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Post Quantum Identity Based Encryption
Dr Michael Scott
In our last blog, "Post Quantum Cryptography for Grandparents", (which you really need to read first before reading this one) we pointed out that Post-Quantum cryptography as based on the Ring Learning with Errors (RLWE) problem, can actually be quite easy to understand, despite its rather terrifying terminology.
Its based on this one-way function
Where A and B are "large" polynomials and s and e are "small" polynomials. Given A, s and e, its easy to calculate B, its just a multiplication followed by an addition. However given B and A, its very hard to calculate s and e. Even a quantum computer can't do it. That's why we call it one-way.
In the terminology of cryptography s would be a private key, and B would be the matching public key. The large polynomial A is often a globally known randomly generated value. Typically a user would generate their own secret s and random error polynomial e, and from that calculate their public key B which they could distribute to anyone that wanted to communicate with them.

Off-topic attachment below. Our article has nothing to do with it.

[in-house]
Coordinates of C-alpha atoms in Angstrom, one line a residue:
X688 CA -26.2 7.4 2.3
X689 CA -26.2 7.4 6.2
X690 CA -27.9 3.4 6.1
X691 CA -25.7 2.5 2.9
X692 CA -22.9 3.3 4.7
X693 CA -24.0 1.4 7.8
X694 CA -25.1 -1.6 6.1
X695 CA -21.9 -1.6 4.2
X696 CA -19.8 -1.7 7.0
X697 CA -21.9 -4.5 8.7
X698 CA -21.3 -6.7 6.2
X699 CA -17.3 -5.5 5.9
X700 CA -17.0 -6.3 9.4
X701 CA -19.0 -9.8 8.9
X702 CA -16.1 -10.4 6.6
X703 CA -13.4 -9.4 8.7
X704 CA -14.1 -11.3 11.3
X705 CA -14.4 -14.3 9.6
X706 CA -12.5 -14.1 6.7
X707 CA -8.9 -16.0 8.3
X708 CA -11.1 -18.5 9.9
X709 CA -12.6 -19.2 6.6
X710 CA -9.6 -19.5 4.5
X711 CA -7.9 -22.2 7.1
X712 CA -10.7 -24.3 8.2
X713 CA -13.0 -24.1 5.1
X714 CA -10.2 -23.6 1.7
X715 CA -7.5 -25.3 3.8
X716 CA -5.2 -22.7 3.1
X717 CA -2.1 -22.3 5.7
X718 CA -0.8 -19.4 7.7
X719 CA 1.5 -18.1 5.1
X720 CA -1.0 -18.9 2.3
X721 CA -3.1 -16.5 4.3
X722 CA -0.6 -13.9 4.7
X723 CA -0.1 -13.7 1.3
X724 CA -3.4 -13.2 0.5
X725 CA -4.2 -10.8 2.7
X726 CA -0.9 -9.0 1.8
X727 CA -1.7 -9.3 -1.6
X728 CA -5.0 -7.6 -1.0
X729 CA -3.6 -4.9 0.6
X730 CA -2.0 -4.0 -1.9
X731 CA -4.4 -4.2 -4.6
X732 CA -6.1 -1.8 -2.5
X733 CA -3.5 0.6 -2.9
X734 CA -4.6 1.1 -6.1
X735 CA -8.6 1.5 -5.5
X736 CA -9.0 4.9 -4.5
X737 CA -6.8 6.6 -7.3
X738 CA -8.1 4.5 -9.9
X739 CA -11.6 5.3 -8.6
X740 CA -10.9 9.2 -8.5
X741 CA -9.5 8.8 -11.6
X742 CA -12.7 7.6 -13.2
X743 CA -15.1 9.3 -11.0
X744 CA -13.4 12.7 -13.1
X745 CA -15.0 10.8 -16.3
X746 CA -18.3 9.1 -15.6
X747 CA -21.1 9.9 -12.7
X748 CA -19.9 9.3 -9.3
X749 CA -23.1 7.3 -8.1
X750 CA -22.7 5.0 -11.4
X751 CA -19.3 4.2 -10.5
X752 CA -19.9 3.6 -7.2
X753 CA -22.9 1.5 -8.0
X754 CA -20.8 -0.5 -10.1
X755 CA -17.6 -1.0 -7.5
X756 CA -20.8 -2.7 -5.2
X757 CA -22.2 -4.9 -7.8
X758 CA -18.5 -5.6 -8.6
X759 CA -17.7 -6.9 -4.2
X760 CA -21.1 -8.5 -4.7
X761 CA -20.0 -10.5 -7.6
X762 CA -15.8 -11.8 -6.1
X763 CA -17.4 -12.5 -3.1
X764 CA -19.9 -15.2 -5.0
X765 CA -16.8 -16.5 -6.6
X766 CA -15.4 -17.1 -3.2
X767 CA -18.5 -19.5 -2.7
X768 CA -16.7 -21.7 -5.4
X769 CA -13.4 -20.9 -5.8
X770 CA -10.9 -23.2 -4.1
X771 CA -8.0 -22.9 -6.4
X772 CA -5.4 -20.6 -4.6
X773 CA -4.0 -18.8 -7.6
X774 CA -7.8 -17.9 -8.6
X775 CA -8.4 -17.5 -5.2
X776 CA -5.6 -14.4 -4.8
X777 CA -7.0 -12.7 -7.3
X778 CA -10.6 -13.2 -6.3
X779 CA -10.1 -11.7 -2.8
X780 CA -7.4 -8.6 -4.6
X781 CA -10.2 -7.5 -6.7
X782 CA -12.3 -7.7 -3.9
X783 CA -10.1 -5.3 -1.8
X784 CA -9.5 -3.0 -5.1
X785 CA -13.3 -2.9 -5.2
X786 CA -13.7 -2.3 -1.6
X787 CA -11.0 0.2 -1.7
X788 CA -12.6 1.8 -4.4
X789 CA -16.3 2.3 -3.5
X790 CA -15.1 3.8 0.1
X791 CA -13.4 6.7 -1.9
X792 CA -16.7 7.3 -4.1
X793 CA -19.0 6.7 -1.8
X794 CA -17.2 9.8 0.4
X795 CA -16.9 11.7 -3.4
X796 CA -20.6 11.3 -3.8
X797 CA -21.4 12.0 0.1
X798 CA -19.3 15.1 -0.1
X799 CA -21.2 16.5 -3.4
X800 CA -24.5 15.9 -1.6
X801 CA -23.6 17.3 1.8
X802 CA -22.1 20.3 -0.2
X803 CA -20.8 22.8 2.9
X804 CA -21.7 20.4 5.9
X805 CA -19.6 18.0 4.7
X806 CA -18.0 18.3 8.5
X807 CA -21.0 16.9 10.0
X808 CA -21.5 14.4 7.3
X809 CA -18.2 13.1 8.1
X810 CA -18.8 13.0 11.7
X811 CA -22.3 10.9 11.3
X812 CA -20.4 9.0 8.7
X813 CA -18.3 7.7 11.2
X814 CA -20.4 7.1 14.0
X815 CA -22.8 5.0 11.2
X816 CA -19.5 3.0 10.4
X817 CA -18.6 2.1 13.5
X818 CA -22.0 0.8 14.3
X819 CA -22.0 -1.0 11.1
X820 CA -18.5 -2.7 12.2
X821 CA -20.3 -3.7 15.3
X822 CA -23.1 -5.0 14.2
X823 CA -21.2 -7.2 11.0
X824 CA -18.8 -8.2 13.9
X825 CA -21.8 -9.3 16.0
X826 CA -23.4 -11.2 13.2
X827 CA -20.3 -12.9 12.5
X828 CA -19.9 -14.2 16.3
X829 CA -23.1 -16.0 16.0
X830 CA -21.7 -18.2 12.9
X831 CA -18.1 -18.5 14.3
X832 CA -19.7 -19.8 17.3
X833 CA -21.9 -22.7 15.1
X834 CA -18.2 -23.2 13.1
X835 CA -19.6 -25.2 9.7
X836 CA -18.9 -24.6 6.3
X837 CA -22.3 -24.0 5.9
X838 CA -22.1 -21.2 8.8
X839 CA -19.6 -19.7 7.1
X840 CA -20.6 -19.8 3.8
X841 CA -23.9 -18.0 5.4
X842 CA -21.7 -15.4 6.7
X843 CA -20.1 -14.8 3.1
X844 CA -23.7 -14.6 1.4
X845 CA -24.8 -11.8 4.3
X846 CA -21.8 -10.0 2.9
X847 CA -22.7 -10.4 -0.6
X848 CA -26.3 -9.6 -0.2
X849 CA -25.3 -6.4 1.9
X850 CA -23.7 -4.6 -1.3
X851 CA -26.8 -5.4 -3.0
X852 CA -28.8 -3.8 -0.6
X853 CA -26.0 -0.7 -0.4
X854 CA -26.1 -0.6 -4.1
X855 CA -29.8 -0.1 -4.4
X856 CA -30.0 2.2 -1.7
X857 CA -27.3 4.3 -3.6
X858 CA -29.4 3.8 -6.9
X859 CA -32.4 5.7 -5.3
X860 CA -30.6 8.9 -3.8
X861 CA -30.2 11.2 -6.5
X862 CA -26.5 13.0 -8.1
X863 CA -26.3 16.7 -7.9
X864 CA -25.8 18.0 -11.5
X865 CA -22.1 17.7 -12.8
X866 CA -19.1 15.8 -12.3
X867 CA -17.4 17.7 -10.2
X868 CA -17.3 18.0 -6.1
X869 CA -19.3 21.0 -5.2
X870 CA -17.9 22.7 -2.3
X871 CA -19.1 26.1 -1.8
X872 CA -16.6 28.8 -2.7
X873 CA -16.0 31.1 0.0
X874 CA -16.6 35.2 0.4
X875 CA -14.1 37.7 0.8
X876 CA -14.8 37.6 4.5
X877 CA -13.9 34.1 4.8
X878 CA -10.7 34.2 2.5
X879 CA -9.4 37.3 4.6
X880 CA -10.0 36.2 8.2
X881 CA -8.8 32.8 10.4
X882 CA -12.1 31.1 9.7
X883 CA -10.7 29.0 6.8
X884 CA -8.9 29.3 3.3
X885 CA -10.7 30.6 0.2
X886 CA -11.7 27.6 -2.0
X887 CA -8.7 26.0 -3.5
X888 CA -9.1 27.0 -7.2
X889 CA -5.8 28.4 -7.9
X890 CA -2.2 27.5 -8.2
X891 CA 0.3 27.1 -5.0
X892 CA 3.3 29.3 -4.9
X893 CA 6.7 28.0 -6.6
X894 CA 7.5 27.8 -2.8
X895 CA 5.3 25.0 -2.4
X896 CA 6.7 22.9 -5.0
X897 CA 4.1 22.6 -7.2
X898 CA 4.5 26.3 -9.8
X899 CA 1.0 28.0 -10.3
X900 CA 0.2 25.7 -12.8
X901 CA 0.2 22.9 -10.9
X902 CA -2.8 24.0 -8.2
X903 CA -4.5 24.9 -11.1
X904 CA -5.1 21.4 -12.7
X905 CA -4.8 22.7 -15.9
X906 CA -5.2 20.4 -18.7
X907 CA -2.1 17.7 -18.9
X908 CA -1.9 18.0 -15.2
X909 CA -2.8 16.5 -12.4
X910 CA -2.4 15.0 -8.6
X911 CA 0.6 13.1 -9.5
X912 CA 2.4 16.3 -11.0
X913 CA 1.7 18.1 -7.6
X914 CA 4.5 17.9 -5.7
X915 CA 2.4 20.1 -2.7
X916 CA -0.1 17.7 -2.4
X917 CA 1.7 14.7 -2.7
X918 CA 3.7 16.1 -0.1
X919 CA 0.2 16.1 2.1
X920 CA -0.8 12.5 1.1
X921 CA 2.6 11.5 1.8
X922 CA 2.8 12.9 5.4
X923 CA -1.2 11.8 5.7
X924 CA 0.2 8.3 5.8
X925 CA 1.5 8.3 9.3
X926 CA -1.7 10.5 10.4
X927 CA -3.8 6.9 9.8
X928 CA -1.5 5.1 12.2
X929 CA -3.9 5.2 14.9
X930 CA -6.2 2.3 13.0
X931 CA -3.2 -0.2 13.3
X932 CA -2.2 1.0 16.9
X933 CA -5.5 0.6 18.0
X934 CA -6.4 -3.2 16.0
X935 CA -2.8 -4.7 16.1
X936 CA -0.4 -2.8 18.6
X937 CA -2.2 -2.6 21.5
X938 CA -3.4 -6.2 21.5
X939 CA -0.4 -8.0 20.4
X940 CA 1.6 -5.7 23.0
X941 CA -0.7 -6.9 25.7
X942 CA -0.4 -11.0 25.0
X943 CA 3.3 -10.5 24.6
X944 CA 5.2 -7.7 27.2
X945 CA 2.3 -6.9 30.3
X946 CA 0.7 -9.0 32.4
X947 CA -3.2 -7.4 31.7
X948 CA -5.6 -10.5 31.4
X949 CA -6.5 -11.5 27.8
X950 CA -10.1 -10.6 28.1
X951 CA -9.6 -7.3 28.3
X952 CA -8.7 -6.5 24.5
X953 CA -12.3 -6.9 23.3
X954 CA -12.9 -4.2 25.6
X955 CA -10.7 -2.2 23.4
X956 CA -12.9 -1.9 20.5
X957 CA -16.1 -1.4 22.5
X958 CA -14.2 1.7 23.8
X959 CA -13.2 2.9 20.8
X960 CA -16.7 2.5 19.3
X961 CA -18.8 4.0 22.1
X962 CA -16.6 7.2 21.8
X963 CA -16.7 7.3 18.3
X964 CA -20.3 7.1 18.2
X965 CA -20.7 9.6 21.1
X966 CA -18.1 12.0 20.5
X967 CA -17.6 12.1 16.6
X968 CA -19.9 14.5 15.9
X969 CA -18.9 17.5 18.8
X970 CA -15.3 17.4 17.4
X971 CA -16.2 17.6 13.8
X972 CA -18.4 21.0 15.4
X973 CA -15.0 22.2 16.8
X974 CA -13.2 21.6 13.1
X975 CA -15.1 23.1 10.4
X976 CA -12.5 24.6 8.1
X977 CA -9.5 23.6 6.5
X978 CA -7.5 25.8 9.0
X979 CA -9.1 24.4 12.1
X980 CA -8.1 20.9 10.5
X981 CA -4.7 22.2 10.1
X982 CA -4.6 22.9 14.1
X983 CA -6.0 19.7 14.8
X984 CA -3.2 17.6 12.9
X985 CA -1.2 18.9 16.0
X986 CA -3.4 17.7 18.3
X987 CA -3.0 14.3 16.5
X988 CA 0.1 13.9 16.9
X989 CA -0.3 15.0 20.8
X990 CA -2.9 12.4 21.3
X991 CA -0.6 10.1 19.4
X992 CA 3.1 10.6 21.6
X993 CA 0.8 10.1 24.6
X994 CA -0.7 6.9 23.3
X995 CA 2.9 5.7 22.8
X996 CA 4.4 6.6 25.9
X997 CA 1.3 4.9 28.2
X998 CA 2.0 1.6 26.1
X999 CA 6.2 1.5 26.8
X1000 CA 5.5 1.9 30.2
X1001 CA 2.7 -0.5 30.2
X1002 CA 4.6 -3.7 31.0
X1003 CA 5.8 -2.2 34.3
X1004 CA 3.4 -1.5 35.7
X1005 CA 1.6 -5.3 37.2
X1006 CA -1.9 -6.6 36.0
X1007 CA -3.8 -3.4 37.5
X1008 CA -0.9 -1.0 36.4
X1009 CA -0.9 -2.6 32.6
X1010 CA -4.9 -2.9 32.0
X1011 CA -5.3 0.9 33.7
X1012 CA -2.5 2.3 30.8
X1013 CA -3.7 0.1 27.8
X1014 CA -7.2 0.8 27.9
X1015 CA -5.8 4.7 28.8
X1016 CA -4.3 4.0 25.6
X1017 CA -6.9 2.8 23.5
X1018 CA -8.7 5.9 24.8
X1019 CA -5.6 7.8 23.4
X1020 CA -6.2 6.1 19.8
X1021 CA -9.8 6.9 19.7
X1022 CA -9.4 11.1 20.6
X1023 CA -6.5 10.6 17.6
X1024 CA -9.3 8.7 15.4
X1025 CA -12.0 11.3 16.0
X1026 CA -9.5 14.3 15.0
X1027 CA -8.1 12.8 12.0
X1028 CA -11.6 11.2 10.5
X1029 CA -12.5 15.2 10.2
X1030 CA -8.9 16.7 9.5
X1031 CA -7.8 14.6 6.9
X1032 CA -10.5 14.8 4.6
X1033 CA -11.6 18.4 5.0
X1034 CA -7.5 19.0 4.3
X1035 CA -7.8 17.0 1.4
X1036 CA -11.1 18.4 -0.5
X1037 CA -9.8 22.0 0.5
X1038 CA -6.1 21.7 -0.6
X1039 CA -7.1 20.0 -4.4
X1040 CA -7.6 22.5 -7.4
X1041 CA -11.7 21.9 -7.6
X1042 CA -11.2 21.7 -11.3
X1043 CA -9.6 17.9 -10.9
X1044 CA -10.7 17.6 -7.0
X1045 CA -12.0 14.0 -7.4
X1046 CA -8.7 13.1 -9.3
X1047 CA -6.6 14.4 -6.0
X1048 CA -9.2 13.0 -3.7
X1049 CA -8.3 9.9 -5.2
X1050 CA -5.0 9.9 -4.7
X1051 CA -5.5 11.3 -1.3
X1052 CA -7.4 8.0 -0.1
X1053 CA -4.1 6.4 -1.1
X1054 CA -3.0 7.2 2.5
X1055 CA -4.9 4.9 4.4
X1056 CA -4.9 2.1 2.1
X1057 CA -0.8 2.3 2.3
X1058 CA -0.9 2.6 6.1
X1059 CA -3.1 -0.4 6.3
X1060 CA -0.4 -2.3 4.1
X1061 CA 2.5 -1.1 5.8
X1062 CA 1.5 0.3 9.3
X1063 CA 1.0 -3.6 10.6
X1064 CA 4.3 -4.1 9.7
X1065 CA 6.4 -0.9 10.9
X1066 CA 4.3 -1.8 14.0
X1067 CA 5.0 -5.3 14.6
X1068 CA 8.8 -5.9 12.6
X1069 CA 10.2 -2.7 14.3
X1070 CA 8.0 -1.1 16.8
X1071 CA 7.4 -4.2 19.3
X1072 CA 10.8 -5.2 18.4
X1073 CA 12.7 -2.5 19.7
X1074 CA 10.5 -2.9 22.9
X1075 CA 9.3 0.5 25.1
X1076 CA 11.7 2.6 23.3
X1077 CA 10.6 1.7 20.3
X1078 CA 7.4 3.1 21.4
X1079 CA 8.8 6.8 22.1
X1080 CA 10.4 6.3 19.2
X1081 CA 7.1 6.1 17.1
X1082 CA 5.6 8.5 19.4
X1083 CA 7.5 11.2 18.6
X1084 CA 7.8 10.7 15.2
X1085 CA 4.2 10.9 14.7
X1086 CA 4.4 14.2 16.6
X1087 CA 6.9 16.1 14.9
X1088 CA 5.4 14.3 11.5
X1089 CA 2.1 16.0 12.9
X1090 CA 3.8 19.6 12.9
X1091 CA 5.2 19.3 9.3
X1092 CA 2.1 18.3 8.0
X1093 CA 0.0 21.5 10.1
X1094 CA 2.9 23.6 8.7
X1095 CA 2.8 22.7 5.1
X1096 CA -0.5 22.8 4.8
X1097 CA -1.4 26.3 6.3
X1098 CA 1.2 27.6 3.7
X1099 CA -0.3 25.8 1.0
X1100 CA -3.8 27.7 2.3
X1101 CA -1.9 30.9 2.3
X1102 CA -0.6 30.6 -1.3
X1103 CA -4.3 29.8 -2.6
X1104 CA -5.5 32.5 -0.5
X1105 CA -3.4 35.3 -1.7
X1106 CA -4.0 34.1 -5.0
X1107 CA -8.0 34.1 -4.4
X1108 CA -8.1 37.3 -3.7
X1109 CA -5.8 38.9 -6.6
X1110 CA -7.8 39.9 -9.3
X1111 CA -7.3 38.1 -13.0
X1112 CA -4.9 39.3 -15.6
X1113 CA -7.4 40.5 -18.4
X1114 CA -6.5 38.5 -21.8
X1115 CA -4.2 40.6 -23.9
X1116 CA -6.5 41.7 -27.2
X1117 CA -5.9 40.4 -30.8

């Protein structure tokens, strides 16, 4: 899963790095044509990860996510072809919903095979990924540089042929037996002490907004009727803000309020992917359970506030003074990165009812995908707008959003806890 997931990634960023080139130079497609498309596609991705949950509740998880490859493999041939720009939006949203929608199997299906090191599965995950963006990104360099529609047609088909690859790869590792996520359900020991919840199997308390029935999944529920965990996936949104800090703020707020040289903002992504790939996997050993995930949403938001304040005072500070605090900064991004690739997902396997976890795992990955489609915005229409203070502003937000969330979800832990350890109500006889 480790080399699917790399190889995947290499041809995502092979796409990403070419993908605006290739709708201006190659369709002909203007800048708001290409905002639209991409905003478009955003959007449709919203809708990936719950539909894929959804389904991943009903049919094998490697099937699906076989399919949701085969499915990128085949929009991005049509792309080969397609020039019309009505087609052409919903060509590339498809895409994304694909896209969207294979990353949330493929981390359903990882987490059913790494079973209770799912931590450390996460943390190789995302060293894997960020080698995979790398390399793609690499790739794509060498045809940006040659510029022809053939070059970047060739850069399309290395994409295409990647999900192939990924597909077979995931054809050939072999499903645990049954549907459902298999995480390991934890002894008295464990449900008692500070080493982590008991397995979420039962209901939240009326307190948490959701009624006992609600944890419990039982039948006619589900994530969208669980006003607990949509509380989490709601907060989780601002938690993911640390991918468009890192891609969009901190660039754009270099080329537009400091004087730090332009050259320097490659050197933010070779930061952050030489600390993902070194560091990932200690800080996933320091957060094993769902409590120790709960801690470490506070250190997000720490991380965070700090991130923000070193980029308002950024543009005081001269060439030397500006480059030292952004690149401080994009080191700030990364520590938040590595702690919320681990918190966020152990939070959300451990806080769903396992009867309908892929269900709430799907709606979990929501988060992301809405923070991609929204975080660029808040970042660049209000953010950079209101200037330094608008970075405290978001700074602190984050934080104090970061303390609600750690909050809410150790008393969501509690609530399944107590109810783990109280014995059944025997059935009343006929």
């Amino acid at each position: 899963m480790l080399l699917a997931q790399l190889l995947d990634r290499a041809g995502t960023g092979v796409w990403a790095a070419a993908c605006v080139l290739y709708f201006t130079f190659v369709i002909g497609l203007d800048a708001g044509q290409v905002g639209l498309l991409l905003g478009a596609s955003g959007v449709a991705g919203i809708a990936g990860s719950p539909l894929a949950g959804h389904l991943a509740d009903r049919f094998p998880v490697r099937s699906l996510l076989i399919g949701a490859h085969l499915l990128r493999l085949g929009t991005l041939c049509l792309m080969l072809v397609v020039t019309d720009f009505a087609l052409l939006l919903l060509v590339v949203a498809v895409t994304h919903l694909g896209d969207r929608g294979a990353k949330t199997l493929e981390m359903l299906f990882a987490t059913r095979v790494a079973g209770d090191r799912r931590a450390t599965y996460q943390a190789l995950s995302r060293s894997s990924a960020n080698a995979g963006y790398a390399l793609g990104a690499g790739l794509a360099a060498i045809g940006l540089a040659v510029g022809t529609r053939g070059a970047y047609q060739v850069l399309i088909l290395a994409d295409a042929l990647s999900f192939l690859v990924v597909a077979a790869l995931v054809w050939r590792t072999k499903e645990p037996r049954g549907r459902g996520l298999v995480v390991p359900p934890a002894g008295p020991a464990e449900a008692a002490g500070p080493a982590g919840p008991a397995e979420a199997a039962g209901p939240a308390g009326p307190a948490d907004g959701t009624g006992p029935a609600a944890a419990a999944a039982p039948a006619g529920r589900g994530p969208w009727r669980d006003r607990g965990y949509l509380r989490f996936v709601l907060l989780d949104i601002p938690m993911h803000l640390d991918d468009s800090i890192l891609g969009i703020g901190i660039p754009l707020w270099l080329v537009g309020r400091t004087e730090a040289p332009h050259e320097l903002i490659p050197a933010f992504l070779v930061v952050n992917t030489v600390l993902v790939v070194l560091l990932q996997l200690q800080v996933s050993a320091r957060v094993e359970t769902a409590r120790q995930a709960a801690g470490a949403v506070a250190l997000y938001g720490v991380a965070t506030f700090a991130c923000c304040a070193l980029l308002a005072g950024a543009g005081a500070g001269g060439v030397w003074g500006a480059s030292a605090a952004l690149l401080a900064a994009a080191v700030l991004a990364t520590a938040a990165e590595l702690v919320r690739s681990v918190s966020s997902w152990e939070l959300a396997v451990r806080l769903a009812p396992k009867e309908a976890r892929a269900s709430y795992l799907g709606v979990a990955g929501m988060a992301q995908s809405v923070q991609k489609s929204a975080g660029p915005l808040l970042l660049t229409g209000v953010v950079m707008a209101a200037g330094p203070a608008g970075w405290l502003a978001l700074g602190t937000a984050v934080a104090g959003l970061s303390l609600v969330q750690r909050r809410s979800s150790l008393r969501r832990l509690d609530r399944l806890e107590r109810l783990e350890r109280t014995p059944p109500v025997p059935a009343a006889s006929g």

Now here at MIRACL we are big believers in Identity Based Cryptography (IBC). One of the pillars of IBC is IBE – Identity Based Encryption. And the big idea here is that your identity is your public key. And your identity might just be your email address.
Clearly that's not going to work immediately here, as the user just gets to choose s and e and has very little control over what B looks like – its just a large polynomial which certainly won't look anything like an email address.
So lets go back and change things a little. Instead of A being "randomly generated" let us craftily construct it so that while it certainly looks random, it actually isn't. In the terminology of cryptography we are going to insert a trapdoor, access to which is not available to the general public, but rather is only known to a trusted authority. Given access to this trapdoor the trusted authority can "push" any public key back through the supposedly one-way function to find matching s and e values. (And its easy to come up with a consistent and known-to-all method to map an email address to a large polynomial).
So now an individual can approach this trusted authority, show their identity (and prove their right to it), have it mapped to a large polynomial and be issued with the matching secret key. And now instead of distributing and proving their legitimate ownership of a large random looking public key, they just need to distribute their email address!
After that proceed just as described in the last blog.
This is the IBE method proposed by Ducas, Lyubashevsky and Prest in 2014. We have implemented this scheme using our MIRACL library. While creating the trapdoor is quite time-consuming, this only needs to be done once. Encryption and decryption are both extremely fast.